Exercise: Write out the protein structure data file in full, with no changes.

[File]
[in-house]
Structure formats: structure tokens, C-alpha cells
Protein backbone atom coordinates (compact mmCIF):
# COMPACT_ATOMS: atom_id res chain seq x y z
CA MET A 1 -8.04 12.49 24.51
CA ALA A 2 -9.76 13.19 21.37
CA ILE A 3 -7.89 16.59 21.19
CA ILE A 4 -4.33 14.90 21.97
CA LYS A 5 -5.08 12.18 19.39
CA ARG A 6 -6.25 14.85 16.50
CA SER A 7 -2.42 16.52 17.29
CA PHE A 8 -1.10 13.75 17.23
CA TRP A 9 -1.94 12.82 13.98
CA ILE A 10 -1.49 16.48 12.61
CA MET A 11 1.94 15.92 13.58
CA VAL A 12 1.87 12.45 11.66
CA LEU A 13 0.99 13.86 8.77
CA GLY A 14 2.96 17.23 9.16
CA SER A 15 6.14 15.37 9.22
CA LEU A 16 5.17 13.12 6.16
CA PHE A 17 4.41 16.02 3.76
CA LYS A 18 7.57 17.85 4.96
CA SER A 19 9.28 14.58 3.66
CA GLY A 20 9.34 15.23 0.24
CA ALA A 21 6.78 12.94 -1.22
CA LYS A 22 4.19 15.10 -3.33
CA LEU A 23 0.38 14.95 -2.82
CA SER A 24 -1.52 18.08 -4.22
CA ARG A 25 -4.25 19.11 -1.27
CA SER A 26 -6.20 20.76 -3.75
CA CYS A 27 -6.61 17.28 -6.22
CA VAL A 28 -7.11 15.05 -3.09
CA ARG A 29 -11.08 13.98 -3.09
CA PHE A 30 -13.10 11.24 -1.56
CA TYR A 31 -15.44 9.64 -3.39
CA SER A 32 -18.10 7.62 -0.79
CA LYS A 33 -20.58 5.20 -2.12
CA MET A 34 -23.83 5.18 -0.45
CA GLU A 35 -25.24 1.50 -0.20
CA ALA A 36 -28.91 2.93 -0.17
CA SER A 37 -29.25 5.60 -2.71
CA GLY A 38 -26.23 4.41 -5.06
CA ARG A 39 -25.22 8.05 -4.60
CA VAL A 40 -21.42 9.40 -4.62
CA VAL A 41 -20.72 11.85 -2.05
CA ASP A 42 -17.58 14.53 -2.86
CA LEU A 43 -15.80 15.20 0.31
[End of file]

[in-house]
Structure formats: structure tokens, C-alpha cells
Protein backbone atom coordinates (compact mmCIF):
# COMPACT_ATOMS: atom_id res chain seq x y z
CA MET A 1 -8.04 12.49 24.51
CA ALA A 2 -9.76 13.19 21.37
CA ILE A 3 -7.89 16.59 21.19
CA ILE A 4 -4.33 14.90 21.97
CA LYS A 5 -5.08 12.18 19.39
CA ARG A 6 -6.25 14.85 16.50
CA SER A 7 -2.42 16.52 17.29
CA PHE A 8 -1.10 13.75 17.23
CA TRP A 9 -1.94 12.82 13.98
CA ILE A 10 -1.49 16.48 12.61
CA MET A 11 1.94 15.92 13.58
CA VAL A 12 1.87 12.45 11.66
CA LEU A 13 0.99 13.86 8.77
CA GLY A 14 2.96 17.23 9.16
CA SER A 15 6.14 15.37 9.22
CA LEU A 16 5.17 13.12 6.16
CA PHE A 17 4.41 16.02 3.76
CA LYS A 18 7.57 17.85 4.96
CA SER A 19 9.28 14.58 3.66
CA GLY A 20 9.34 15.23 0.24
CA ALA A 21 6.78 12.94 -1.22
CA LYS A 22 4.19 15.10 -3.33
CA LEU A 23 0.38 14.95 -2.82
CA SER A 24 -1.52 18.08 -4.22
CA ARG A 25 -4.25 19.11 -1.27
CA SER A 26 -6.20 20.76 -3.75
CA CYS A 27 -6.61 17.28 -6.22
CA VAL A 28 -7.11 15.05 -3.09
CA ARG A 29 -11.08 13.98 -3.09
CA PHE A 30 -13.10 11.24 -1.56
CA TYR A 31 -15.44 9.64 -3.39
CA SER A 32 -18.10 7.62 -0.79
CA LYS A 33 -20.58 5.20 -2.12
CA MET A 34 -23.83 5.18 -0.45
CA GLU A 35 -25.24 1.50 -0.20
CA ALA A 36 -28.91 2.93 -0.17
CA SER A 37 -29.25 5.60 -2.71
CA GLY A 38 -26.23 4.41 -5.06
CA ARG A 39 -25.22 8.05 -4.60
CA VAL A 40 -21.42 9.40 -4.62
CA VAL A 41 -20.72 11.85 -2.05
CA ASP A 42 -17.58 14.53 -2.86
CA LEU A 43 -15.80 15.20 0.31